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  • Eleonora Voltolina

Having a child alone through MAR: self-centredness or an explosion of love?

Updated: Apr 3, 2023

Two women meet. They have recently turned forty, one is getting out of a long-term relationship, the other is single. They ask each other: what about having kids? We are nearly out of time: do we want children? And if so, how can we have them without a partner? Until one suddenly says to the other, «I've made up my mind: if I don't find the right man within a year, I'll have the baby by myself».

This is not so uncommon a conversation, a situation that is cropping up more frequently. One of the two women here was Giorgia Surina. An Italian radio and TV presenter and actress, born in 1975, Surina mulled over that conversation for a long time and came up with a “crazy idea”. What if her friend, instead of saying «I'll do it myself», had said to her «we should have a child each through in vitro fertilisation and then raise them together, as a kind of extended family»? The seed of that unconventional setting for motherhood grew inside her, little by little, until it found its way into a book. In due sarà più facile restare svegli” (“It'll Be Easier to Stay Awake if There are Two of Us”, not published in English), her first novel published in May 2022 by Giunti publishing house, tells the story of two friends – Gaia and Bea – who try to make that same idea a reality.

«Us women realise we can no longer wait for Prince Charming, who doesn't really exist: the decision is in our hands», Giorgia Surina tells The Why Wait Agenda. Because when you get to around the age of forty and you are alone, or you have a companion who is uncertain about having children, keeping on waiting to have kids may really mean putting an end to your desire for motherhood – «which may not be for everyone, but for some it really is a lifelong dream». And so rather than «taking refuge in “non-choice”», silently burying your dream and resigning yourself «to never becoming a mother», you can choose to «dare, courageously, on your own two feet». And attempt the route of single motherhood.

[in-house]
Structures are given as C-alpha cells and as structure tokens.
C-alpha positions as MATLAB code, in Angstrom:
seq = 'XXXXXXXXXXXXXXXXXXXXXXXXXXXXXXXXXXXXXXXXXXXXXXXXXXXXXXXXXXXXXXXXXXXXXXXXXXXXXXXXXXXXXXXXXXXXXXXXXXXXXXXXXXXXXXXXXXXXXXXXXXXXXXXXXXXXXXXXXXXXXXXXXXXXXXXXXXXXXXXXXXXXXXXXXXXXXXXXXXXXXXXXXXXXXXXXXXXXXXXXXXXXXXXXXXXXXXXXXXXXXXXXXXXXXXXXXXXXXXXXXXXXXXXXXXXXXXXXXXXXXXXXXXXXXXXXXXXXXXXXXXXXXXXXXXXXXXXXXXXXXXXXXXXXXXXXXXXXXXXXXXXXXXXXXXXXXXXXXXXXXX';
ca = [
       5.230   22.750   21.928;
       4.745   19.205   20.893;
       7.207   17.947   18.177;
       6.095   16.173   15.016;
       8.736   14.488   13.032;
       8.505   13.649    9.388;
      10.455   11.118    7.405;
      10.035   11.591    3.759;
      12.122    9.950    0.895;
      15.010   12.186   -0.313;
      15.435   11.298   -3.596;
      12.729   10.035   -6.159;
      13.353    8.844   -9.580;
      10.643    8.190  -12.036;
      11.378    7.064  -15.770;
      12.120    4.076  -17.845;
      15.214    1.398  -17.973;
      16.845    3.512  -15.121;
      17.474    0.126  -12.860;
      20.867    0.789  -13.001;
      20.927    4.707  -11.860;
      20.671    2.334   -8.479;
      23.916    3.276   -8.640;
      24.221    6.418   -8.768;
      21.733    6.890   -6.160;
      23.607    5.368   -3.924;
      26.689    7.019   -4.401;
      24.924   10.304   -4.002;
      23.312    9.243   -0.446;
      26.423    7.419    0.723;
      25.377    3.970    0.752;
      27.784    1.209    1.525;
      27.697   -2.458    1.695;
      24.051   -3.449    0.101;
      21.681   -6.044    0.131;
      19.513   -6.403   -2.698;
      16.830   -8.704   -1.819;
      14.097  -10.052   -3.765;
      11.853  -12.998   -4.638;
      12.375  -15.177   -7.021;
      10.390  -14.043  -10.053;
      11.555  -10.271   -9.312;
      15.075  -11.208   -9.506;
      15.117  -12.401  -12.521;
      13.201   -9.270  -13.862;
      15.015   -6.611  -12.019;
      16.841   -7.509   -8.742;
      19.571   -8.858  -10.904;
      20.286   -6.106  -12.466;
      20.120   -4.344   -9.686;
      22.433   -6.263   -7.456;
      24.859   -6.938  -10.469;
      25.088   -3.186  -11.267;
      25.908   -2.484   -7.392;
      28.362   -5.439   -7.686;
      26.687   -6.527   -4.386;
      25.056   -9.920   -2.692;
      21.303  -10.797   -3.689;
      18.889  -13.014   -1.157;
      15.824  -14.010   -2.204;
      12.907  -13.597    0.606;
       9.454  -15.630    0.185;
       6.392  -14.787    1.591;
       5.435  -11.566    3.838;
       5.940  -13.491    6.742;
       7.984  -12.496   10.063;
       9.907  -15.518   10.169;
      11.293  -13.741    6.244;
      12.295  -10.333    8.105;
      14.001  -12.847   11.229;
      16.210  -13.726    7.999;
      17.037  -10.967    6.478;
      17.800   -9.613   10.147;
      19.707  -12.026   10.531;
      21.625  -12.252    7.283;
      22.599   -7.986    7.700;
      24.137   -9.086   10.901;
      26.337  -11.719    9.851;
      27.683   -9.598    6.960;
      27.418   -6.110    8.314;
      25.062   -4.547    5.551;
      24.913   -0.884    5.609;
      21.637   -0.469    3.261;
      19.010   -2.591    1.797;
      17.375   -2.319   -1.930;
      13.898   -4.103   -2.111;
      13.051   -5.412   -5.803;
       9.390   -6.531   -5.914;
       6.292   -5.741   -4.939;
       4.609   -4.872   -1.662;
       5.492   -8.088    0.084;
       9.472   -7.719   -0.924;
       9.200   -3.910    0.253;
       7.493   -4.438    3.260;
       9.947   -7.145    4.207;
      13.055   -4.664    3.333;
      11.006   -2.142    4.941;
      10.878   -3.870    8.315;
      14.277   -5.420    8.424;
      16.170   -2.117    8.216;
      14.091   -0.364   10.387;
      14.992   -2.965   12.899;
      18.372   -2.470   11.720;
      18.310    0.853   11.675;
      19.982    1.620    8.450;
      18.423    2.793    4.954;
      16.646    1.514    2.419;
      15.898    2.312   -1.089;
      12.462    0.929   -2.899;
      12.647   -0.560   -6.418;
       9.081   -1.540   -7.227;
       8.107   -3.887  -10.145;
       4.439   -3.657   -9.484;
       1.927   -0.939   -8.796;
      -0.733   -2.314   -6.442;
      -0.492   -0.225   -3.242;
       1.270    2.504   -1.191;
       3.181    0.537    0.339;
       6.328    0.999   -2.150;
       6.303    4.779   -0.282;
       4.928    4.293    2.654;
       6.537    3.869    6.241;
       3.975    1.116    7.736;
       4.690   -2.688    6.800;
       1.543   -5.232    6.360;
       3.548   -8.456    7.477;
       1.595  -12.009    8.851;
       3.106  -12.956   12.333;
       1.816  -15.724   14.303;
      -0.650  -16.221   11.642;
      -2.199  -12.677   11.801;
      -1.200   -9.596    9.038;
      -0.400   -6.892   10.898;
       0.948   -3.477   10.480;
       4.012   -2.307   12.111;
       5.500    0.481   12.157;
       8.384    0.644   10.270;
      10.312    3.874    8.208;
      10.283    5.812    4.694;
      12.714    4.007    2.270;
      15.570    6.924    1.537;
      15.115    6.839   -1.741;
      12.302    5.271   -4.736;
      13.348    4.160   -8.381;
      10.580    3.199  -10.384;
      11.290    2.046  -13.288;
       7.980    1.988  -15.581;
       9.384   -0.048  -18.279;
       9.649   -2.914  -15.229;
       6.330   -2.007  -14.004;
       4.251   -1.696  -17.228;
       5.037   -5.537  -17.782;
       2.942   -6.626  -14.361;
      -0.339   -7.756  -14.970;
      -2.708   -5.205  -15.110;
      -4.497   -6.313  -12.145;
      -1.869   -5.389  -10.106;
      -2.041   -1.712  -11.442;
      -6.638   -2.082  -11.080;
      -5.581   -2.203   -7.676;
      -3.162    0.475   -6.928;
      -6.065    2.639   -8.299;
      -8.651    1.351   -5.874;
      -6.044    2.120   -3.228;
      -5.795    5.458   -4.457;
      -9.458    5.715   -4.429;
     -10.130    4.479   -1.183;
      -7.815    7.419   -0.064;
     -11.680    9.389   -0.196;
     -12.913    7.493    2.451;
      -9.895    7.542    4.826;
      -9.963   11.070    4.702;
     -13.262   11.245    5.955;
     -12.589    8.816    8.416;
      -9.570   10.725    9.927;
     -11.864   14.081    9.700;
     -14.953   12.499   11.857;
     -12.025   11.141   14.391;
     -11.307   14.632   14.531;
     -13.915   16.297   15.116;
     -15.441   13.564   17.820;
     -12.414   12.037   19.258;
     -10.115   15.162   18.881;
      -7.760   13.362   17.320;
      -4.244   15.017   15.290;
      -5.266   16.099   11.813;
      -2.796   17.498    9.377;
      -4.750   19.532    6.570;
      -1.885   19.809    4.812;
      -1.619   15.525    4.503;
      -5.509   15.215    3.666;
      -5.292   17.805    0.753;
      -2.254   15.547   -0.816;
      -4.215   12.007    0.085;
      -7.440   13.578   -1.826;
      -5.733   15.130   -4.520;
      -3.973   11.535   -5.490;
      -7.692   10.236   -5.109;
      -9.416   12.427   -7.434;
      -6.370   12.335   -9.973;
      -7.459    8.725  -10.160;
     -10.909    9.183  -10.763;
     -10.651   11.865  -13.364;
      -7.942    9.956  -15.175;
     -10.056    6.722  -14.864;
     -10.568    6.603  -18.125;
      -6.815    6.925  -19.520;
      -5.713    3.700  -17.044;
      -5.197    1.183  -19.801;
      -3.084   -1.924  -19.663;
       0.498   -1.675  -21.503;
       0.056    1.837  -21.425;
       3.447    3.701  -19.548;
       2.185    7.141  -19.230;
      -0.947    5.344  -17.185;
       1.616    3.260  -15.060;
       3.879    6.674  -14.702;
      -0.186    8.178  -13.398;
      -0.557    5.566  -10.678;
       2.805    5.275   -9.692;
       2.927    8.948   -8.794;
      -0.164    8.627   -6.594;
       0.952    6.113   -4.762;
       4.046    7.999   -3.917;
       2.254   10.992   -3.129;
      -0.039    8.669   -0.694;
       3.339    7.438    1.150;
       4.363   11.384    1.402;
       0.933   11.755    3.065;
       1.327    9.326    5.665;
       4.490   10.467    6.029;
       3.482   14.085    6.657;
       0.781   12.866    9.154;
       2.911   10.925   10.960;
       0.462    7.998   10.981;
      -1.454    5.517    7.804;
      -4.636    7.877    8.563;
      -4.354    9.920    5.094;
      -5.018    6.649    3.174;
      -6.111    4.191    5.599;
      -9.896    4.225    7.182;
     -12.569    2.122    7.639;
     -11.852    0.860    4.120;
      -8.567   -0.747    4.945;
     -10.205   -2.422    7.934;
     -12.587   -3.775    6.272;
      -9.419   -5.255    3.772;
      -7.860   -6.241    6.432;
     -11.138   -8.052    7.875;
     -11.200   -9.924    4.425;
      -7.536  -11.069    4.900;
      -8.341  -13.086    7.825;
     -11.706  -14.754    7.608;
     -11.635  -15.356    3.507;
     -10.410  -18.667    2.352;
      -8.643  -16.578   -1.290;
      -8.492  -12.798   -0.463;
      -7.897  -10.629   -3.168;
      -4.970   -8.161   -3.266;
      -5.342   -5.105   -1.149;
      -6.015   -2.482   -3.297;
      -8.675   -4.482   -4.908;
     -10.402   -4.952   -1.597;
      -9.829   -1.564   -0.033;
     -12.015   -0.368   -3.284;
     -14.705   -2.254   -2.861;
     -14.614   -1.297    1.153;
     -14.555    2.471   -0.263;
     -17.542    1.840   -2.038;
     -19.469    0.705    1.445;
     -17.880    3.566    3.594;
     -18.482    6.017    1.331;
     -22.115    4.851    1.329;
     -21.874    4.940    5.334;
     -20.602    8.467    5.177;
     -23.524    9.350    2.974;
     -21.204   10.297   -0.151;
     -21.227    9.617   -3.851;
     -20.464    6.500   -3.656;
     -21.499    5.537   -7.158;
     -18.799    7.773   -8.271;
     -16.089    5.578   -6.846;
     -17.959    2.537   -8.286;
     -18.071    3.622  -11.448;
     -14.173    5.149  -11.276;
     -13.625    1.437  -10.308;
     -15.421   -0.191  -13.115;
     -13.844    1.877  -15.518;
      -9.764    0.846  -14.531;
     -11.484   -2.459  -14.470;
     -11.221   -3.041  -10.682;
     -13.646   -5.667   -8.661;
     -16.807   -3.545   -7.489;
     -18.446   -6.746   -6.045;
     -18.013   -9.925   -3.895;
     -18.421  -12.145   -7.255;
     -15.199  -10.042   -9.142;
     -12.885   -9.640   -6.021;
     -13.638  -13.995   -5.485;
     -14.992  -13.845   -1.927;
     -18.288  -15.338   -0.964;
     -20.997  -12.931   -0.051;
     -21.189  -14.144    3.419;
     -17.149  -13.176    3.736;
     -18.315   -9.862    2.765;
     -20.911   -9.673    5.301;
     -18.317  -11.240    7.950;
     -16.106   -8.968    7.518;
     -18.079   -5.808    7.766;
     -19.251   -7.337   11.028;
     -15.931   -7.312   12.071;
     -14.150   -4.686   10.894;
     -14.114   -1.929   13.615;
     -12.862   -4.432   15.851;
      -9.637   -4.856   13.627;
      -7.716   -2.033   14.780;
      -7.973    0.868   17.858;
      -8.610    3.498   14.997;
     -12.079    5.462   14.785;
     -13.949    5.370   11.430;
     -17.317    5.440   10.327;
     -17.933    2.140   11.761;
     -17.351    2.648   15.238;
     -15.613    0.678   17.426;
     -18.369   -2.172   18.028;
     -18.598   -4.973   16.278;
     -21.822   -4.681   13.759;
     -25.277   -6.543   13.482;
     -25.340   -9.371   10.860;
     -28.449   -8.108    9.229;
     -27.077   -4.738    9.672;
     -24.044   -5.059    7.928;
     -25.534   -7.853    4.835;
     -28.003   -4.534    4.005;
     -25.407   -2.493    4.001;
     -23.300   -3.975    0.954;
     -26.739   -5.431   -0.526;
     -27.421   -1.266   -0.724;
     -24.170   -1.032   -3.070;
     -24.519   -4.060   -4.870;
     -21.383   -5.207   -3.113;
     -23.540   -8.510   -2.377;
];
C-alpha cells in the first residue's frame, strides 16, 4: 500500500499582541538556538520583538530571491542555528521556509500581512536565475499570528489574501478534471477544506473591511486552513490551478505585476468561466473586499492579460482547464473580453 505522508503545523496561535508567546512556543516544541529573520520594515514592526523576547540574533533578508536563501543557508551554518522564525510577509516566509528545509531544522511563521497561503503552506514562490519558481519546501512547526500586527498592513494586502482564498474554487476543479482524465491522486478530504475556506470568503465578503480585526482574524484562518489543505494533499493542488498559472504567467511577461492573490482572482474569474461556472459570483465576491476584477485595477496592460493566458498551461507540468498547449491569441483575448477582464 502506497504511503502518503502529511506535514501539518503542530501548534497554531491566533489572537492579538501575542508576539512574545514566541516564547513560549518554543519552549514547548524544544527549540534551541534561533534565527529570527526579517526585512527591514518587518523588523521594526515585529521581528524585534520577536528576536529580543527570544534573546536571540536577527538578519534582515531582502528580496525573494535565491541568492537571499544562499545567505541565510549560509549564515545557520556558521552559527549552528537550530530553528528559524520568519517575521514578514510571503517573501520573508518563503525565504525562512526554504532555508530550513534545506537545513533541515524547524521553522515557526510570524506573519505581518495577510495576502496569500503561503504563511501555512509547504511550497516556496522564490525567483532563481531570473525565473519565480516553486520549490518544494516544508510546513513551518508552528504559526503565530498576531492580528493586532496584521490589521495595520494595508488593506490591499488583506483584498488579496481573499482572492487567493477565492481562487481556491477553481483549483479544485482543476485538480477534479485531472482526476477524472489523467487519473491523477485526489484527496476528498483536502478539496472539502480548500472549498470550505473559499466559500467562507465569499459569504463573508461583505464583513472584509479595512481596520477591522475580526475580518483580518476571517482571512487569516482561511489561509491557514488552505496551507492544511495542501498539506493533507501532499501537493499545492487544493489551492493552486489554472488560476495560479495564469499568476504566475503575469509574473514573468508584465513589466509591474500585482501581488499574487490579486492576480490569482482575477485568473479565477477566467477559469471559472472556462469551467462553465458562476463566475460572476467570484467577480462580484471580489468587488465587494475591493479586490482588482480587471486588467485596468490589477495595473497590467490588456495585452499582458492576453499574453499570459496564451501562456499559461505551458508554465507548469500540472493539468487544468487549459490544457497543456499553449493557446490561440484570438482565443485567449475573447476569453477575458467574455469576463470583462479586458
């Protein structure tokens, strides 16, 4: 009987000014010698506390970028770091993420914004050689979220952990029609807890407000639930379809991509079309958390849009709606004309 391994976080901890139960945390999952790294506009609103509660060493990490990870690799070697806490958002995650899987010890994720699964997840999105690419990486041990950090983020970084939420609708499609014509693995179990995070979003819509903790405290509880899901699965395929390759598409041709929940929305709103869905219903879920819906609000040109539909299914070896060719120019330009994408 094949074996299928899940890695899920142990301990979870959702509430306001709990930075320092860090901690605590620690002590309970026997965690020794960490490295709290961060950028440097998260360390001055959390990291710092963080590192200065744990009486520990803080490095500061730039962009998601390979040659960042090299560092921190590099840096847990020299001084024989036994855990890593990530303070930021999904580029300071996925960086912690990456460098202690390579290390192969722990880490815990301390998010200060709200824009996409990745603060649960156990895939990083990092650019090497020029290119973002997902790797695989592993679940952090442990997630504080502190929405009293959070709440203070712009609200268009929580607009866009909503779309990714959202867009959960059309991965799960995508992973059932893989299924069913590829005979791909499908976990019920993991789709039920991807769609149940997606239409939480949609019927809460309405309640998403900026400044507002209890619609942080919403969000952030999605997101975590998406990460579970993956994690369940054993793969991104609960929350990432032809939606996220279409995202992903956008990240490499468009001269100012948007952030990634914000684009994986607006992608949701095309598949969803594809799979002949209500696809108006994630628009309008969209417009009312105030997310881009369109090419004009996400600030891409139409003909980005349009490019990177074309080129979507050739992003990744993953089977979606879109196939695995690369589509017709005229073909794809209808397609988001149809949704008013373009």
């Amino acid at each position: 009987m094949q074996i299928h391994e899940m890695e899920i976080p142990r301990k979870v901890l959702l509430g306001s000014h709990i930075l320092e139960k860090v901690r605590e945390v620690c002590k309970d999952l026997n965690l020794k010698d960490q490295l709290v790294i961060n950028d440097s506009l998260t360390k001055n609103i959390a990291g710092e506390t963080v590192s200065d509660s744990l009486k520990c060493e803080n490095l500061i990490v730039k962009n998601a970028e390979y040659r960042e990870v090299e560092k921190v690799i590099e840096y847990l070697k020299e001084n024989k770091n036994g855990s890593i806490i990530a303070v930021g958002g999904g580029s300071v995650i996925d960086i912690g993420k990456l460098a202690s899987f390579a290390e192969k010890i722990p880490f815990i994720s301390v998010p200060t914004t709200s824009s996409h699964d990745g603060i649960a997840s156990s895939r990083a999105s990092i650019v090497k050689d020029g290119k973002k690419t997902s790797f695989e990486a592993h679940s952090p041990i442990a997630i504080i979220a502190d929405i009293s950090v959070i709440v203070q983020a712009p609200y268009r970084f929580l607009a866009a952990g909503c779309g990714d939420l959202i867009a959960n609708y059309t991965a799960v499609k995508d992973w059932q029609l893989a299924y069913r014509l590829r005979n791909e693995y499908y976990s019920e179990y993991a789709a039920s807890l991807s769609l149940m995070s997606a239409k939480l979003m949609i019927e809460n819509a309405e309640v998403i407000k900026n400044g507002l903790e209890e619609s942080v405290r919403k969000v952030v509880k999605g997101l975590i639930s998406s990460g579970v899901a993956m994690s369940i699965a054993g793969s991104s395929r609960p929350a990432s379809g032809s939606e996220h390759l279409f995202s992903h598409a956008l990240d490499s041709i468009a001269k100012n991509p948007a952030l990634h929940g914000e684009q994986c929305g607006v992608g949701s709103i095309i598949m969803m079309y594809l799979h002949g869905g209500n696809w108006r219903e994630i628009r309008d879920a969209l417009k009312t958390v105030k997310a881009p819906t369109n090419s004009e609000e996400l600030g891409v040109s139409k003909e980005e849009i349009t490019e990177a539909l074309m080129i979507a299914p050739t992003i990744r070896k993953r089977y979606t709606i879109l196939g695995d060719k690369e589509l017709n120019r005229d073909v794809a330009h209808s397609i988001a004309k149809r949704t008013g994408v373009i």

The progressive increase of single women, as well as that of women without children, is outlining a new reality that will eventually have to be included in the narrative of our time: «an underworld that no one talks about yet and which is still thought of as taboo, and which is instead emerging unprecedentedly. Something is bubbling up in society». The free choice factor is always decisive – and if there are many women who freely choose not to have children, there are also many who forgo motherhood because of a 'lack of a partner', and often suffer. As Surina recalls, «one of the biggest fears – not only for me but for many women – is having a child with the wrong person. Between doing it with someone I'm not sure about and doing it alone, I would probably choose to do it alone».